Nesting seagulls kept an OAP couple hostage in their own home for six days by attacking them every time they tried to leave their house.
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Roy and Brenda Pickard, 71, say they were constantly confronted by two squawking adult seagulls after two chicks ended up on their roof.
Roy, 77, was once so viciously attacked by the seagulls that he ended up with a bloody head wound that required hospital treatment.
This whole thing has been terrible. I’ve not been able to go out of the front door. If I try to get out of the door, the two adult birds are right there and I’ve got no chance. It’s genuinely frightening.
Holding someone hostage is obviously a crime when done by humans, but apparently when it comes to seagulls it’s totally legal. Wyre Council say the gulls are Herring Gulls and are protected once nesting – which meant the couple had limited solutions available.
A Wyre Council spokesman says:
We sympathise with Mr Pickard’s situation, seagulls can be troublesome, particularly when nesting.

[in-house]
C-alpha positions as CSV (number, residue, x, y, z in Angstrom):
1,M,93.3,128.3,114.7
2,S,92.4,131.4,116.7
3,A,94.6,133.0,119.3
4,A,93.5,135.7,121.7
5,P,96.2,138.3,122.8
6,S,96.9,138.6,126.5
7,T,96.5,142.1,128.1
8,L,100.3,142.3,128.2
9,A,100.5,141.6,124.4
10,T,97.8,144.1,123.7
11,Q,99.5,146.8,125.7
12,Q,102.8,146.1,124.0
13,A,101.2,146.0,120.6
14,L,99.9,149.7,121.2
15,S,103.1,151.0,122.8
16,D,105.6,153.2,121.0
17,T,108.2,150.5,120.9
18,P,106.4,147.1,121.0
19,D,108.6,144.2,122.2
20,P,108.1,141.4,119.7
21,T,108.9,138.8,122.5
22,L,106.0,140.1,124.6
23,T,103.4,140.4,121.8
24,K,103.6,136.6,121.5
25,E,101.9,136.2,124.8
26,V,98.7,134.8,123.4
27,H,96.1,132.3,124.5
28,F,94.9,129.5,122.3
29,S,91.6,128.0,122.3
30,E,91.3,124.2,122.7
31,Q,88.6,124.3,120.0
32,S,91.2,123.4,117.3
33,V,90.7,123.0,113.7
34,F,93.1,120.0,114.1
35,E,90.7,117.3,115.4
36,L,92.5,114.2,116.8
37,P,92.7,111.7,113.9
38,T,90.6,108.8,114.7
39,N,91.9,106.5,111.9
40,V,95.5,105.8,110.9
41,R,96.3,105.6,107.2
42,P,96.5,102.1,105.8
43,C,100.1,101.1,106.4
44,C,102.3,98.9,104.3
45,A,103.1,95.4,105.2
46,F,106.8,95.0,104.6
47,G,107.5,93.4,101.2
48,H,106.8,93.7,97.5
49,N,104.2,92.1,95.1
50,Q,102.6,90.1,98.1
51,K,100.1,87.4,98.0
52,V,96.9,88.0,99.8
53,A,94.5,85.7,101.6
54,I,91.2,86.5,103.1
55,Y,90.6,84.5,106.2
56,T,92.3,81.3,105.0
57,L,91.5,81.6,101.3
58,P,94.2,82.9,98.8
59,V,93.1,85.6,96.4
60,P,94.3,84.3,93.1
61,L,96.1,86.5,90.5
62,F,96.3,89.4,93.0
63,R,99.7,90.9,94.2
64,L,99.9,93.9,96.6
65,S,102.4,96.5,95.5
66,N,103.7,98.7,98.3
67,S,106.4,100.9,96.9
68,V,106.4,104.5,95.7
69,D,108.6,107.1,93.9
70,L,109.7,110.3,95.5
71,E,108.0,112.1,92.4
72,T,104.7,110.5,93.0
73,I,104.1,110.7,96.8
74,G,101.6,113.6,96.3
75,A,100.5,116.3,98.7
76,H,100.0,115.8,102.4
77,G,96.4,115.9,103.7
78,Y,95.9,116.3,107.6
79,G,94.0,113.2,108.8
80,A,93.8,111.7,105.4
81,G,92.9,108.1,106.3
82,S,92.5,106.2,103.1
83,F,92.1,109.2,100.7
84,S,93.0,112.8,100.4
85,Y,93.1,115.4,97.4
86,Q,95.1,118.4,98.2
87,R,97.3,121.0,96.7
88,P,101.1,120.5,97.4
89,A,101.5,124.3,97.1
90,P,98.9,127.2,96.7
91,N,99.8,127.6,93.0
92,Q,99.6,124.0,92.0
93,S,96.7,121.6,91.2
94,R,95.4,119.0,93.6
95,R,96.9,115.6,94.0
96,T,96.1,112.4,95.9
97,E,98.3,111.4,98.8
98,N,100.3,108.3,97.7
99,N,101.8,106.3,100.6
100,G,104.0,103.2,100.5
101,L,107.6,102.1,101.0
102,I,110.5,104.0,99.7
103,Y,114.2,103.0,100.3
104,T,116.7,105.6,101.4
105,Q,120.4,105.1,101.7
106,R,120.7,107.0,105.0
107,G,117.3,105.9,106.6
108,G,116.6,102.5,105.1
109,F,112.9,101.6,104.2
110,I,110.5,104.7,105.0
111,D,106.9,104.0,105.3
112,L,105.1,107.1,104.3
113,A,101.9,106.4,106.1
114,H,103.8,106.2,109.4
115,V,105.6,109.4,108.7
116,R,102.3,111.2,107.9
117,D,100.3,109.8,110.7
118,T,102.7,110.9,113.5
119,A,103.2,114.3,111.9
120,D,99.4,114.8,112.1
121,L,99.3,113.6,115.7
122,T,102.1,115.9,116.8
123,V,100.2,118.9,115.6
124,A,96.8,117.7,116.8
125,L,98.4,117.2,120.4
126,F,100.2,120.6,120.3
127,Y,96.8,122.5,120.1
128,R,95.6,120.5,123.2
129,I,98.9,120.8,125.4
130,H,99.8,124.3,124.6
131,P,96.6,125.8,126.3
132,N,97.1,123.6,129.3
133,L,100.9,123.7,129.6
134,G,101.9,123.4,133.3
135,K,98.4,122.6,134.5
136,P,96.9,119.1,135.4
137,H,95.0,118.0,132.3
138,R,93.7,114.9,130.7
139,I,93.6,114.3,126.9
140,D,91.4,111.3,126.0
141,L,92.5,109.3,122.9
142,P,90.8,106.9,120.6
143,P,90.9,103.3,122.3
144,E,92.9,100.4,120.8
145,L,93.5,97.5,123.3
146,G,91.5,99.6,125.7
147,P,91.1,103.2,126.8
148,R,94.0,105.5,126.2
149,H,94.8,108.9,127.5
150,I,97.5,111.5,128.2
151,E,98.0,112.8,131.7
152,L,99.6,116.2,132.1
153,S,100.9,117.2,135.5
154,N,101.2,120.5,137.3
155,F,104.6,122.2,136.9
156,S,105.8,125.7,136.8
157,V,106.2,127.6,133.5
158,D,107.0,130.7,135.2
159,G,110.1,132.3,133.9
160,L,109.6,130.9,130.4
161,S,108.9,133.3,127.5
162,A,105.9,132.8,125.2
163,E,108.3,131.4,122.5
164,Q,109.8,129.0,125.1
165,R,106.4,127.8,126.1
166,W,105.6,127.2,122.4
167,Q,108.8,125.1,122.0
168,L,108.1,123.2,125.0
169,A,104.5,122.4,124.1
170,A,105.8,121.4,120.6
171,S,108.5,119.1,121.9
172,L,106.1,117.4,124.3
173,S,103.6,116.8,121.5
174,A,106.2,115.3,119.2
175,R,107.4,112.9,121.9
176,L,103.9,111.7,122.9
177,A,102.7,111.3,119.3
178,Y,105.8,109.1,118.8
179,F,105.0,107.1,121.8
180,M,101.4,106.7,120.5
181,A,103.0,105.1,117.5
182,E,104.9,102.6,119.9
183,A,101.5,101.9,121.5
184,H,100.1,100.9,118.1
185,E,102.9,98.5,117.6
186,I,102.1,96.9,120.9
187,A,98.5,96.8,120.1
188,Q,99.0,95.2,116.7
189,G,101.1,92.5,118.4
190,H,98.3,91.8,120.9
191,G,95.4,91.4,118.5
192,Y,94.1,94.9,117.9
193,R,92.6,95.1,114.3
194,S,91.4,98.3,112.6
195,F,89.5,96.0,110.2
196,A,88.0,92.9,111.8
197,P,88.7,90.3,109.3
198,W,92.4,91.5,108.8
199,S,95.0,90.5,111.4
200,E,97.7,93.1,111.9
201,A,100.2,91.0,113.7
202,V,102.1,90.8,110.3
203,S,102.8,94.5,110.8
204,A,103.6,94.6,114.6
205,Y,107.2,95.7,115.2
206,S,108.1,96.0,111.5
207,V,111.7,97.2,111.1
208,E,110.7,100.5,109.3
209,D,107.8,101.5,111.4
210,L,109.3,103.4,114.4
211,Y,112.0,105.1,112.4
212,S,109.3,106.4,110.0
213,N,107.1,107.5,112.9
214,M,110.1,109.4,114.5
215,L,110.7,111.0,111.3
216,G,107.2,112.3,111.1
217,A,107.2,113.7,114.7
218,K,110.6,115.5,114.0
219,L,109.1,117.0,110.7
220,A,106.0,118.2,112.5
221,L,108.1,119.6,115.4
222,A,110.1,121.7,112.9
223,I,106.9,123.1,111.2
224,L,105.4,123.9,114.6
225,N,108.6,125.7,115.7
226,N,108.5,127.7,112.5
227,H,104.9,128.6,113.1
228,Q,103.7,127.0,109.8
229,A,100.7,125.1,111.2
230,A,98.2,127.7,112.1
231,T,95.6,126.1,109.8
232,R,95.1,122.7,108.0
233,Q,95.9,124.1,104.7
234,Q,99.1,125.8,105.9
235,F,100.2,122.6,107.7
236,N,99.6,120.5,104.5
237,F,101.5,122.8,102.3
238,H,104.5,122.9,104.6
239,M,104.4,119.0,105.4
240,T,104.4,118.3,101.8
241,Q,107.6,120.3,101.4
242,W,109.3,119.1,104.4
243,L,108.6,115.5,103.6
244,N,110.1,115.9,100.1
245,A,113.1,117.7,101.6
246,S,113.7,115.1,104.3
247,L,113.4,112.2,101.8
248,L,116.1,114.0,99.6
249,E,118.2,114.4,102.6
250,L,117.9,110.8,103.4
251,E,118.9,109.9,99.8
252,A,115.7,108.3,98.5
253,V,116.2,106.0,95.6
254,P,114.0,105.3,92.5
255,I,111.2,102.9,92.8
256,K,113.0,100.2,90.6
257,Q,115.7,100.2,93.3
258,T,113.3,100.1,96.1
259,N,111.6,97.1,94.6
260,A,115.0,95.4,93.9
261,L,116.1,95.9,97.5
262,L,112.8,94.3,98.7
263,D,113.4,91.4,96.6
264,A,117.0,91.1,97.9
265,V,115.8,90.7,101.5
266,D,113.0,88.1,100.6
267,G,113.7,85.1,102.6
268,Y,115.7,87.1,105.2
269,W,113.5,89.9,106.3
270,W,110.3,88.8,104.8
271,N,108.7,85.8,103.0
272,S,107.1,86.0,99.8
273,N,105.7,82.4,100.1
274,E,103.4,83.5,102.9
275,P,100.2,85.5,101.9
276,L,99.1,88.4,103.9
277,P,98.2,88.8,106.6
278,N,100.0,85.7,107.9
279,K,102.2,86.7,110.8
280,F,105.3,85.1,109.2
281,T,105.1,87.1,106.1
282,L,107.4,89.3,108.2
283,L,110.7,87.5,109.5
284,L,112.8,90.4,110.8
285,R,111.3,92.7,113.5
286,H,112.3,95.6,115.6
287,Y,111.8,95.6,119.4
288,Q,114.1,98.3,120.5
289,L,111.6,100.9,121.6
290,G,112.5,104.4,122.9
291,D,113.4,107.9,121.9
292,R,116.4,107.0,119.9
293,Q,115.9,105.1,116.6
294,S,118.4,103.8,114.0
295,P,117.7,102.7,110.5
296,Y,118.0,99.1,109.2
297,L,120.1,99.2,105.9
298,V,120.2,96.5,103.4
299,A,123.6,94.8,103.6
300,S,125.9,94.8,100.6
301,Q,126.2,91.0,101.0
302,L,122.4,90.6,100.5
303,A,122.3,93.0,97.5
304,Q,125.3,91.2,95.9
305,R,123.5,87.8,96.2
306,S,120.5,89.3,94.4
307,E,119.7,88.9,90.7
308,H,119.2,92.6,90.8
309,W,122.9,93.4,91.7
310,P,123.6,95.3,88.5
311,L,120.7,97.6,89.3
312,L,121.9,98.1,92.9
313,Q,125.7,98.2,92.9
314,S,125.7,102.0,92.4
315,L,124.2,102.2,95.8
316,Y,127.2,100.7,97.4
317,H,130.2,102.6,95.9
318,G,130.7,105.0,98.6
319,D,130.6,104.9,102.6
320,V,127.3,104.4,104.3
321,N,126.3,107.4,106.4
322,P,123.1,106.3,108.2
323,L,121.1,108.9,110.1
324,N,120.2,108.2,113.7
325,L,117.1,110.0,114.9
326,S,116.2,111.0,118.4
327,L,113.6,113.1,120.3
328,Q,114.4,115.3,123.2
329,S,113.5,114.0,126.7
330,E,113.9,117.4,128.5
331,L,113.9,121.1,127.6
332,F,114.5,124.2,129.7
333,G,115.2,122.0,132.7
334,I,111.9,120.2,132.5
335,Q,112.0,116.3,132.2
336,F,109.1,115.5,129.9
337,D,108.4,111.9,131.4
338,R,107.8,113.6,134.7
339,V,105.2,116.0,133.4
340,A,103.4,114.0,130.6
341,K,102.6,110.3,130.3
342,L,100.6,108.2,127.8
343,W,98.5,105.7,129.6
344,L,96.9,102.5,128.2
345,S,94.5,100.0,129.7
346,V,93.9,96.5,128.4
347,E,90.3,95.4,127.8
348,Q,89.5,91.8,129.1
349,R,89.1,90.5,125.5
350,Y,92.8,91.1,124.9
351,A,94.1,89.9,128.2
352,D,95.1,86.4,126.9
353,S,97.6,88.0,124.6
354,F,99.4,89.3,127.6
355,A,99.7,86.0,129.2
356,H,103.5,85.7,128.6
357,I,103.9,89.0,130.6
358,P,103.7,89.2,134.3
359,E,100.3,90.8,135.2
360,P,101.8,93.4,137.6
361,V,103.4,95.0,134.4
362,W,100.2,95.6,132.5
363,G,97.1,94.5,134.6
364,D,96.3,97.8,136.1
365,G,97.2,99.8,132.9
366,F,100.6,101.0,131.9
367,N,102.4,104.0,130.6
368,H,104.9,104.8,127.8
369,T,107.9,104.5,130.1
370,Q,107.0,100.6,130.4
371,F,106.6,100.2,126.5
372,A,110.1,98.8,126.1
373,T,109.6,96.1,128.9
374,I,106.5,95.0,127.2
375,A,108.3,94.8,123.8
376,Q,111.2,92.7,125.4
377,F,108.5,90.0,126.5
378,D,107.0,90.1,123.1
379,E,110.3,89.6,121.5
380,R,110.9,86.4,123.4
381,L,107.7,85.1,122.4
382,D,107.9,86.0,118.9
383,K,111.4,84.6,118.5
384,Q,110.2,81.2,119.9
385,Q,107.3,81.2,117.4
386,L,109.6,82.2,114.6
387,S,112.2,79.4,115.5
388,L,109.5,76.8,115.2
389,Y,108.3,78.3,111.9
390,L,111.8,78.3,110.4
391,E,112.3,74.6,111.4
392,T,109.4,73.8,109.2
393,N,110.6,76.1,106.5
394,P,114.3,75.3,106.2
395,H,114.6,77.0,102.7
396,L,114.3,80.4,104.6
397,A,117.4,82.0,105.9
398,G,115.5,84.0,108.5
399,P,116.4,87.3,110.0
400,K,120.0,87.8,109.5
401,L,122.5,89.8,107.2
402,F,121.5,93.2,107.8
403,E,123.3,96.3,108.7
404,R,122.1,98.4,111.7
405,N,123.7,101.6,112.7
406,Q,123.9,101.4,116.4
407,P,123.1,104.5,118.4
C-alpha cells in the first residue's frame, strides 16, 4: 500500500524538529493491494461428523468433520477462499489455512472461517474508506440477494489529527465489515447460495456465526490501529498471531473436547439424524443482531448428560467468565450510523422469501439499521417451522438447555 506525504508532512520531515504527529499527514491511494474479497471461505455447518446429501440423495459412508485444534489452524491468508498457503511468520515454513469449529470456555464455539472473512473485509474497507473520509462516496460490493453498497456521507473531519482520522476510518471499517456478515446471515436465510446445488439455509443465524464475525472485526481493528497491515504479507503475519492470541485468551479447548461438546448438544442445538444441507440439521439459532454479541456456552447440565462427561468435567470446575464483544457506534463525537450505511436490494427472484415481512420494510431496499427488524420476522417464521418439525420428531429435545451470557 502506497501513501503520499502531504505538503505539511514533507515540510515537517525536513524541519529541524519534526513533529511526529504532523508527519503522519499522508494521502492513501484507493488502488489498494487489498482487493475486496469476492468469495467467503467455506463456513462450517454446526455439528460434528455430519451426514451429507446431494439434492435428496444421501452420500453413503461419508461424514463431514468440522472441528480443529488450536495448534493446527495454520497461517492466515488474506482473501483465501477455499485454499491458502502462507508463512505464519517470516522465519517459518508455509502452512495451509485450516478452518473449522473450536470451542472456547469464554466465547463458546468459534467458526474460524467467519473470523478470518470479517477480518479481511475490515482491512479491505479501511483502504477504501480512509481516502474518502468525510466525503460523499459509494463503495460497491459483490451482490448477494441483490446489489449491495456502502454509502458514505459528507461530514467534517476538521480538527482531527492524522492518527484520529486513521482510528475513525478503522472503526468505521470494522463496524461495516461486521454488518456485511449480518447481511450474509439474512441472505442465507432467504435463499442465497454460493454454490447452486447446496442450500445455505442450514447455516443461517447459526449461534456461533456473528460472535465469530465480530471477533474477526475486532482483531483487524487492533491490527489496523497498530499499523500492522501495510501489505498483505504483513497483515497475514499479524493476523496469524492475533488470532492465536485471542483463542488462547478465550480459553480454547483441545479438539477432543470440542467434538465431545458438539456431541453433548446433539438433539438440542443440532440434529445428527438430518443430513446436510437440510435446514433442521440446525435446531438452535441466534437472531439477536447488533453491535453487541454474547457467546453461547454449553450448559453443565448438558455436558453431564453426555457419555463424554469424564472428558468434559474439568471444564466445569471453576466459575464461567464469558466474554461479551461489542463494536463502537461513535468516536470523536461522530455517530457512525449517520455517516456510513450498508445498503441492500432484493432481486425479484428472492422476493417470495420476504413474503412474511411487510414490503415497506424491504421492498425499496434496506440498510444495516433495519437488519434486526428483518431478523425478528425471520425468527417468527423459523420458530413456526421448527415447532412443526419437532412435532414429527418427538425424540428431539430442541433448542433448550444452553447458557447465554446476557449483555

Absolutely shocking that these bully seagulls can get away with this sort of behaviour. I mean I understand they’re a protected species over in Wyre but a line has to be drawn somewhere, right? Maybe the first or second time they attacked this OAP couple it was funny enough to just let it slide, but holding them hostage in their own home? Attacking them every time they leave the house? That’s kidnap and assault, surely. Roy & Brenda probably thought they’d seen daylight for the last time.
Our advice to Roy would be to invest in a tennis racket and just walk out the front door like you own the place (which you do). Probably would have been a decent strategy for this woman too.